Many delights await the visitor to the Greek islands. The wonderful light, the emerald seas and densely wooded hillsides have been praised in many a travelogue and tourist brochure.
But there is another side to a country. Until the late '90s, the standard of living was well below the European average and the culture shock was significant. Since then things have changed, and particularly since Greece joined the European Union and ditched the drachma for the euro.
Out went the days when the holiday visitor could dine out for few drachmae and expect a free bottle of wine thrown in. Prices were soon on a par with the UK when the Greek economy faced a meltdown and harsh austerity measures brought an even stiffer hike in prices.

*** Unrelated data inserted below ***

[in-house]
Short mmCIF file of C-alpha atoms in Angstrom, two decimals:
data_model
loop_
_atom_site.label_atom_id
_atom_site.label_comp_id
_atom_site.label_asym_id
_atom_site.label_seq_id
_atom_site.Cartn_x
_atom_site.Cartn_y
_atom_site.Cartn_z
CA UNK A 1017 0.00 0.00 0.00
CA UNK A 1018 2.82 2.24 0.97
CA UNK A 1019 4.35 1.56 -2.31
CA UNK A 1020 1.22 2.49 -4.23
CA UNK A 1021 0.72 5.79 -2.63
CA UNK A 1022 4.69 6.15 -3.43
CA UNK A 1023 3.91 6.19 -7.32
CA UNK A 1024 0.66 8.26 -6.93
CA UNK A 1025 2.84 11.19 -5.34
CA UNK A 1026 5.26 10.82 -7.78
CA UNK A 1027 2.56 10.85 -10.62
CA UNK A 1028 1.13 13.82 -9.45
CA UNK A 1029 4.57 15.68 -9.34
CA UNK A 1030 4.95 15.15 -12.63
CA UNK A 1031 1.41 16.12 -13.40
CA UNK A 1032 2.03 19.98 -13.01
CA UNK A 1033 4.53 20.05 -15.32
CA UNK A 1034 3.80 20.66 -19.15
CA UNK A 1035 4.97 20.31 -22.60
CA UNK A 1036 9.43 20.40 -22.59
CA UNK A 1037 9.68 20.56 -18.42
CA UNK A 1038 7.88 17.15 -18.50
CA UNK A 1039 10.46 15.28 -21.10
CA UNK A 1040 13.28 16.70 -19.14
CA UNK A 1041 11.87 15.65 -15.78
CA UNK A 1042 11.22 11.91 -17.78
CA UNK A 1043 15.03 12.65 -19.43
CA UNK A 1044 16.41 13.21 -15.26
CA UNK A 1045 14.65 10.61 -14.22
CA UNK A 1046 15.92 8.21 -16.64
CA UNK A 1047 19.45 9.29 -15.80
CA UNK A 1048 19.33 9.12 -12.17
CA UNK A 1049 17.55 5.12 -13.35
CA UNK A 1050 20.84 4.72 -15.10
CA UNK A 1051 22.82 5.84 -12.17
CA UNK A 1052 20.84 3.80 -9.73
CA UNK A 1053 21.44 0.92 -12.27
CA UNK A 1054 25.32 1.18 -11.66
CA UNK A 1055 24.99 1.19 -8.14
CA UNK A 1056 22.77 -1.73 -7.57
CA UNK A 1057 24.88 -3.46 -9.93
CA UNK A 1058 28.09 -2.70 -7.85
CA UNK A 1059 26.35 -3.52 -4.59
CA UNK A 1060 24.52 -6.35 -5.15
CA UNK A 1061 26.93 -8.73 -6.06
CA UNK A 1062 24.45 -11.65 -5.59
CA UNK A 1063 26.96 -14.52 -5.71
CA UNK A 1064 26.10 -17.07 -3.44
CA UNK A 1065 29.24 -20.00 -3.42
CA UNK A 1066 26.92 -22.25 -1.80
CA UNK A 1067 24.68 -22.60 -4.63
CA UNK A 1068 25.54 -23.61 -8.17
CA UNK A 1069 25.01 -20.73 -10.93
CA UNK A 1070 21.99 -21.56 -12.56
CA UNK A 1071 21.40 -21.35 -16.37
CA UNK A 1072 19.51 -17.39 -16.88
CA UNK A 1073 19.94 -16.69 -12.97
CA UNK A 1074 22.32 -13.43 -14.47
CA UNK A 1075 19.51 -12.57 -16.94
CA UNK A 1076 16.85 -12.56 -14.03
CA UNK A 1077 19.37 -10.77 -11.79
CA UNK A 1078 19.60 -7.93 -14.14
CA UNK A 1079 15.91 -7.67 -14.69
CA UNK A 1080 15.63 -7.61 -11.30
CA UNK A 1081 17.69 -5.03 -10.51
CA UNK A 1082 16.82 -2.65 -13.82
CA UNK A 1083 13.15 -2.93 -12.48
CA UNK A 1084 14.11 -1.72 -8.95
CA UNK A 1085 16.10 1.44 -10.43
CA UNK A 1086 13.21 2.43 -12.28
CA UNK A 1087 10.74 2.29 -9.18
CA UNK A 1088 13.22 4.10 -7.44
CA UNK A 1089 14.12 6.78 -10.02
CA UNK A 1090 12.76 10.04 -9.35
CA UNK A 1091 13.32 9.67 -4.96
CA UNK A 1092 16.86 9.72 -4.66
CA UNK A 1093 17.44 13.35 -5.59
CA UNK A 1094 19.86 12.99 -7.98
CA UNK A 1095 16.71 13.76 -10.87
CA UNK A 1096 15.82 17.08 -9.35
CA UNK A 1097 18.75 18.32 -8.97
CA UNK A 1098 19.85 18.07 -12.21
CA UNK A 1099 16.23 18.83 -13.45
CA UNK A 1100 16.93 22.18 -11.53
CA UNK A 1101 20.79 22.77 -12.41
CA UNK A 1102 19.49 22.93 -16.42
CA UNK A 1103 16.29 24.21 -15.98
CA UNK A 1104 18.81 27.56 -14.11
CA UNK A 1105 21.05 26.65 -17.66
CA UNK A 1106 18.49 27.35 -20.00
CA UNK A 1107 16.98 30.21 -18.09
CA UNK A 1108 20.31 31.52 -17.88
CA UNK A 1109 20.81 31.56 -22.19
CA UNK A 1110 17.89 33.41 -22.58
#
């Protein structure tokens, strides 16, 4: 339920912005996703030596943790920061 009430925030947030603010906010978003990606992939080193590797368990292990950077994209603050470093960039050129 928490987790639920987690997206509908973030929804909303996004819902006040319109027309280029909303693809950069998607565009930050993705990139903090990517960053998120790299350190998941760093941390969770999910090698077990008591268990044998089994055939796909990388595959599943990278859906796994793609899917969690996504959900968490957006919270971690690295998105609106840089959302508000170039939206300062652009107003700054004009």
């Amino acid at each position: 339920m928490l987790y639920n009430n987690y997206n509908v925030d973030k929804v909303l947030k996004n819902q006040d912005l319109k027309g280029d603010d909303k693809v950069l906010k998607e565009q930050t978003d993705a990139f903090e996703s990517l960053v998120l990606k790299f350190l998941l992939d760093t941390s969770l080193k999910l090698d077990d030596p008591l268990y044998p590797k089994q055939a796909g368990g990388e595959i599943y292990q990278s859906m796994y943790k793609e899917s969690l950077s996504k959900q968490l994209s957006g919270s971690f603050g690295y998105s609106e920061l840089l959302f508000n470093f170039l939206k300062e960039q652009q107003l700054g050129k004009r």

Britain's exit from the European Union is likely to push up prices even further while the future of the £ against the #euro; will always be a factor.
That said, a holiday to Greece still costs little more than to other parts of the world. Flights to Greek islands are short-haul and relatively cheap. Budget flights to Athens, Kos or Crete followed by a domestic flight or a ferry make most of the more far-flung smaller islands easily accessible.
As air ticket prices make up a significant proportion of the overall holiday budget it is no wonder the Greek islands still one of the most popular of holiday destinations.
It's a pity perhaps for those tourists who remember the good old days of cheap food, cheap wine and cheap rooms. But there's a lot to be said for a little luxury, both for visitors and for Greeks themselves.